Flooding disrupts several activities; some places without water and electricity

Wednesday, May 17, 2017

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ALL national emergency systems were yesterday activated as a trough moving across the island dumped heavy showers on southern and north-eastern parishes.The Meteorological (Met) Service of Jamaica said the trough is expected to linger within the vicinity of the island through to the weekend. Cloudy conditions with outbreaks of showers and thunderstorms are expected to continue as a result.

Extensive flooding was reported in the parishes of St Catherine, Clarendon, Manchester, St Elizabeth, St Thomas, St Ann, St Mary, and sections of Kingston and St Andrew.

As a result, low staff turnout was reported by the Ministry of Health at hospitals and health centres islandwide, leading to disruption of service.

The ministry said May Pen and Kingston Public hospitals were affected by major leaks. All other hospitals, it said, reported minor leaks. Flooding was reported at the Spanish Town and Annotto Bay Accident and Emergency departments, Noel Holmes Maternity Ward, and some sections of the Port Antonio Hospital. Major leaks were also reported at Morant Bay Health Centre, while other health centres reported minor leaks. Flooding was reported at Ocho Rios, Adelphi, Claremont, and St Margaret's Bay health centres.

In the meantime, sections of the island's power delivery system were damaged, the Jamaica Public Service (JPS) said. This resulted in outages in several parishes. The JPS said technical teams were deployed in an effort to restore service to sections of Kingston, St Andrew, St Catherine, St Mary, St Ann, St James, and Clarendon. It said, however, power restoration would continue to be slowed by continuing rain.

Several National Water Commission (NWC) systems were also affected, resulting in high turbidity levels, blocked intakes, blocked access and dislocated pipelines. The NWC said some power supply problems forced the shutdown of water supply facilities in several parishes.

At the same time, services provided by the National Solid Waste Management Authority (NSWMA) were suspended in some parishes, including St Catherine, Clarendon, Manchester, and St Elizabeth, with partial suspension in other parishes. The NSWMA said the decision was made in light of the heavy rains currently affecting the parishes. It said the suspension of garbage collection is to ensure safety of its collection crews and the agency's assets (See related story on Page 24).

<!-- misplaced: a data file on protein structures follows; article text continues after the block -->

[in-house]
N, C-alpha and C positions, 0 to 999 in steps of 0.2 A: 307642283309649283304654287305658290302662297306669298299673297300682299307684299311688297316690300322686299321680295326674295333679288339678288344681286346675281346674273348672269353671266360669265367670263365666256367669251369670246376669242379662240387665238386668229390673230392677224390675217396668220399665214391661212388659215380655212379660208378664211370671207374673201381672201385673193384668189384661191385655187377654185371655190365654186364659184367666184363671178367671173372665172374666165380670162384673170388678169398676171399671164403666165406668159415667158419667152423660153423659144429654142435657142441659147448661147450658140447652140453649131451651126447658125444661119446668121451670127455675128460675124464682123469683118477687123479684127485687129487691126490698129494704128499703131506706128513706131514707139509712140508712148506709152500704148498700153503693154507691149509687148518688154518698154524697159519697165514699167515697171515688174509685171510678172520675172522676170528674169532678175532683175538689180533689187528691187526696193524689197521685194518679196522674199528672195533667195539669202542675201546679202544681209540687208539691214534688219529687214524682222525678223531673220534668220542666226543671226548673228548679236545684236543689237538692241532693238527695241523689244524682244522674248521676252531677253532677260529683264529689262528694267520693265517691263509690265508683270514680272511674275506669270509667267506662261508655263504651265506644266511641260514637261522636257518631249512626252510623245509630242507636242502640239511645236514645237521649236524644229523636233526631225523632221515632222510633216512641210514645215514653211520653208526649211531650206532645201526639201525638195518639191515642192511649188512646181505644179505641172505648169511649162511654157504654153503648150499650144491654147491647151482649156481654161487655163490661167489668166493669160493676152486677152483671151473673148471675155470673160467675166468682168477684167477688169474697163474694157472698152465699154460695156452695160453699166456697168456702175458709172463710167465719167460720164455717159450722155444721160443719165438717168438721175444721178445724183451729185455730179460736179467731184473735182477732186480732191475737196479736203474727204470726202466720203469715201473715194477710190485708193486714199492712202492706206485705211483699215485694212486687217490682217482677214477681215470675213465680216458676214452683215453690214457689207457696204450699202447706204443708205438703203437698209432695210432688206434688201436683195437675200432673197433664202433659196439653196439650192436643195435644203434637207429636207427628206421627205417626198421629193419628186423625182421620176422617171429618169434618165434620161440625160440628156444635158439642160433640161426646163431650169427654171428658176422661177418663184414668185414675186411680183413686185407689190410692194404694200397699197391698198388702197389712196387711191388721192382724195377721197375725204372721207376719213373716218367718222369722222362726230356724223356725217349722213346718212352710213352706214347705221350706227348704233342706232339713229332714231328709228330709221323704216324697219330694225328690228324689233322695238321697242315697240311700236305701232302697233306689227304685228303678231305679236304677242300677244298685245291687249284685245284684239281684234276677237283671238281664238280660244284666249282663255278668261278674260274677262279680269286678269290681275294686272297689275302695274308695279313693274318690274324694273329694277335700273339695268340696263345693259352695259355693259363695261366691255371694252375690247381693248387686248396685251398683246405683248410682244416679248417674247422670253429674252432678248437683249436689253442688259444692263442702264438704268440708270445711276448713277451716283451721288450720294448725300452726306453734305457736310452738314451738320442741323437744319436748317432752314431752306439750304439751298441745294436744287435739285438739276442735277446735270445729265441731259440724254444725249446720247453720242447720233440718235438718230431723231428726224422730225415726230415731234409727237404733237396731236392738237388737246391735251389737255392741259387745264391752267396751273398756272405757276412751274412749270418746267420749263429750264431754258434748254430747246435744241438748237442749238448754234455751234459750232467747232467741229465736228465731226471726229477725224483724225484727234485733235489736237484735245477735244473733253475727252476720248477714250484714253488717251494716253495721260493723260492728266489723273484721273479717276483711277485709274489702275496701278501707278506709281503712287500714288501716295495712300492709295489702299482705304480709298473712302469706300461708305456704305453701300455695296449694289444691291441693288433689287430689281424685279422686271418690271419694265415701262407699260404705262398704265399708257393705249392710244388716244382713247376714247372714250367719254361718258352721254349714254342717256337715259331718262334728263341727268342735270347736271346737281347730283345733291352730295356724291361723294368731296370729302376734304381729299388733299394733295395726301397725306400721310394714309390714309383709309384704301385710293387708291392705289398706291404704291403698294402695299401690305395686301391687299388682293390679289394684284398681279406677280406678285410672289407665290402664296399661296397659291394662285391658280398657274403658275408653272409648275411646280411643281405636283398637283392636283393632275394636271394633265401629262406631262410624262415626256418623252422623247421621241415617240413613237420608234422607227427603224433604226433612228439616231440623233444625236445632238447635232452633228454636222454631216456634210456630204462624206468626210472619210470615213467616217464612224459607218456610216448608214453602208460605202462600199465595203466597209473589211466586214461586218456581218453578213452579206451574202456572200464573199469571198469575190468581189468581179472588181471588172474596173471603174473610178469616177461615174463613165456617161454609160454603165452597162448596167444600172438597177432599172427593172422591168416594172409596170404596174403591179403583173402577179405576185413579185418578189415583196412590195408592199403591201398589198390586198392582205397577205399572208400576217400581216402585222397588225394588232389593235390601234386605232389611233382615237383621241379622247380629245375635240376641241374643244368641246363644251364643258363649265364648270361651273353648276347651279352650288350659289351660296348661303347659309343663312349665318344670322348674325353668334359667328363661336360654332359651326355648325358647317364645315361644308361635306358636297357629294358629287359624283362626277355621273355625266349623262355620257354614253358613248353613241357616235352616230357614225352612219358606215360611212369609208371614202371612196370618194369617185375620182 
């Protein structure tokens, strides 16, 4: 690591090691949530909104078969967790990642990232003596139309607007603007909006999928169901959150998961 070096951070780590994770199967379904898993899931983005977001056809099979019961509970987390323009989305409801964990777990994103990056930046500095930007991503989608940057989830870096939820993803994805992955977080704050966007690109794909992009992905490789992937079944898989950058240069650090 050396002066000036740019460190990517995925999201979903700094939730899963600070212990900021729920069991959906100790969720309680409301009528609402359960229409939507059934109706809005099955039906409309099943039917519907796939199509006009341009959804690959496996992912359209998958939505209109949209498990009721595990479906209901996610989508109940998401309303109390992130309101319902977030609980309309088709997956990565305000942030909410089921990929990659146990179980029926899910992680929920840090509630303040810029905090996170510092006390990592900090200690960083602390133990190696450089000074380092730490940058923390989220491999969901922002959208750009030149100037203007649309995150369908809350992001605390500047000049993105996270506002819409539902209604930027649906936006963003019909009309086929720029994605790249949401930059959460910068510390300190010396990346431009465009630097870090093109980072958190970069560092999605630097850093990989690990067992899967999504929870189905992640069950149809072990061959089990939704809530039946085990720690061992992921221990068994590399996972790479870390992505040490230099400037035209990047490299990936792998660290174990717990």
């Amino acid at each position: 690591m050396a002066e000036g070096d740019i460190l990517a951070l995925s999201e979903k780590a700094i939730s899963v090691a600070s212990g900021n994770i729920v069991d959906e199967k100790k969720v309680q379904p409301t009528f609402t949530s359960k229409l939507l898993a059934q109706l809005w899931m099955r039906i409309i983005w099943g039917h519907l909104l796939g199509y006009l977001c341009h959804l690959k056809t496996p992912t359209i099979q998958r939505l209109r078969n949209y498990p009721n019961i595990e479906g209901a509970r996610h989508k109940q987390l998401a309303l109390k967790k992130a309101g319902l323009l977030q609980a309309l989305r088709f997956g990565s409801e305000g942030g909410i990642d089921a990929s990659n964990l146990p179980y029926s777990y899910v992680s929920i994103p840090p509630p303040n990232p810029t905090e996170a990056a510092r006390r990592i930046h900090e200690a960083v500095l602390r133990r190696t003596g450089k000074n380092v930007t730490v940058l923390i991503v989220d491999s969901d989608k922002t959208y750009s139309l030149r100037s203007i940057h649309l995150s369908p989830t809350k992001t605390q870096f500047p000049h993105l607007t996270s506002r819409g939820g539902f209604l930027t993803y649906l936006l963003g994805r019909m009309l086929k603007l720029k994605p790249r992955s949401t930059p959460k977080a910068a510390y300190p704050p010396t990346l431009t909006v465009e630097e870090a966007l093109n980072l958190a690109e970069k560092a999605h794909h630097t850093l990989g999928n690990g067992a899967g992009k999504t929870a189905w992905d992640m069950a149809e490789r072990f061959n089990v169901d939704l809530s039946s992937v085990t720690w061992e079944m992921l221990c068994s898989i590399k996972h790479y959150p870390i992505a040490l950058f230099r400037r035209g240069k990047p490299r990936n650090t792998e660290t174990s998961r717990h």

The Jamaica Urban Transit Company said it had to reroute several of its buses due to impassable roads. The State-run bus company said the inclement weather caused delays in its schedules. It said the 44, 46 and 49 bus routes were significantly affected by flooding, while the number 49 route was affected by debris, including fallen trees. The 53 bus route was temporarily suspended.

Meanwhile, the National Environment and Planning Agency (NEPA) advised the public to avoid areas close to swamps, rivers, gullies and other known crocodile habitats during the heavy rains.

NEPA said the animals are likely to be displaced during the torrential rains currently affecting the island. The environmental watchdog agency reminded people not to provoke crocodiles, as the creatures may become defensive if cornered or attacked.

NEPA urged people to report crocodile sightings to 754-7540, 1-888-991-5005, 580-7993 or via the agency's WhatsApp line at 819-NEPA (6372). Individuals may also call 119 or make a report to the nearest police station.




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